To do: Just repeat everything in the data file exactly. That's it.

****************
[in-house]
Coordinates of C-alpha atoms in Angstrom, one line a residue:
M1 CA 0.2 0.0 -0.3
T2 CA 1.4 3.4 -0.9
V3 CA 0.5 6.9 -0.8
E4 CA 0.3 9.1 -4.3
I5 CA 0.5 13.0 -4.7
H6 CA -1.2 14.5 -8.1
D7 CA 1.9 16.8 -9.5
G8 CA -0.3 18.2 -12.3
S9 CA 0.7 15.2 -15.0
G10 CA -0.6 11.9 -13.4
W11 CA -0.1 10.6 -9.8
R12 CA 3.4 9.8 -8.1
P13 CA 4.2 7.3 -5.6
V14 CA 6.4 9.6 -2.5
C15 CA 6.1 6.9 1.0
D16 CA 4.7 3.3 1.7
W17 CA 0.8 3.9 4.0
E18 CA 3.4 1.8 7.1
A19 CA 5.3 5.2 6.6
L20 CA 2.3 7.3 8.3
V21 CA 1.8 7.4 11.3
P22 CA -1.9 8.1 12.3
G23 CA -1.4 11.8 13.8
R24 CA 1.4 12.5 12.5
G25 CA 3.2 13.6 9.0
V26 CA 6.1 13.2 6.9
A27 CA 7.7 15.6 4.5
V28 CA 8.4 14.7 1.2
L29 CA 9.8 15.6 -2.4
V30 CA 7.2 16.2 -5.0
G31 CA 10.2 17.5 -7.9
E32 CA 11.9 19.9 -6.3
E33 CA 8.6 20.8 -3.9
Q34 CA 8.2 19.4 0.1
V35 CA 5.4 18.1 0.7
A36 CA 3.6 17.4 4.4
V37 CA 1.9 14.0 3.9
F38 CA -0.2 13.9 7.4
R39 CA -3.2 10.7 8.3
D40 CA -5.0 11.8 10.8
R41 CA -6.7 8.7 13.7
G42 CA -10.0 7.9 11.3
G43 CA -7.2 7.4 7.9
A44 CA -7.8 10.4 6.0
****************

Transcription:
[in-house]
Coordinates of C-alpha atoms in Angstrom, one line a residue:
M1 CA 0.2 0.0 -0.3
T2 CA 1.4 3.4 -0.9
V3 CA 0.5 6.9 -0.8
E4 CA 0.3 9.1 -4.3
I5 CA 0.5 13.0 -4.7
H6 CA -1.2 14.5 -8.1
D7 CA 1.9 16.8 -9.5
G8 CA -0.3 18.2 -12.3
S9 CA 0.7 15.2 -15.0
G10 CA -0.6 11.9 -13.4
W11 CA -0.1 10.6 -9.8
R12 CA 3.4 9.8 -8.1
P13 CA 4.2 7.3 -5.6
V14 CA 6.4 9.6 -2.5
C15 CA 6.1 6.9 1.0
D16 CA 4.7 3.3 1.7
W17 CA 0.8 3.9 4.0
E18 CA 3.4 1.8 7.1
A19 CA 5.3 5.2 6.6
L20 CA 2.3 7.3 8.3
V21 CA 1.8 7.4 11.3
P22 CA -1.9 8.1 12.3
G23 CA -1.4 11.8 13.8
R24 CA 1.4 12.5 12.5
G25 CA 3.2 13.6 9.0
V26 CA 6.1 13.2 6.9
A27 CA 7.7 15.6 4.5
V28 CA 8.4 14.7 1.2
L29 CA 9.8 15.6 -2.4
V30 CA 7.2 16.2 -5.0
G31 CA 10.2 17.5 -7.9
E32 CA 11.9 19.9 -6.3
E33 CA 8.6 20.8 -3.9
Q34 CA 8.2 19.4 0.1
V35 CA 5.4 18.1 0.7
A36 CA 3.6 17.4 4.4
V37 CA 1.9 14.0 3.9
F38 CA -0.2 13.9 7.4
R39 CA -3.2 10.7 8.3
D40 CA -5.0 11.8 10.8
R41 CA -6.7 8.7 13.7
G42 CA -10.0 7.9 11.3
G43 CA -7.2 7.4 7.9
A44 CA -7.8 10.4 6.0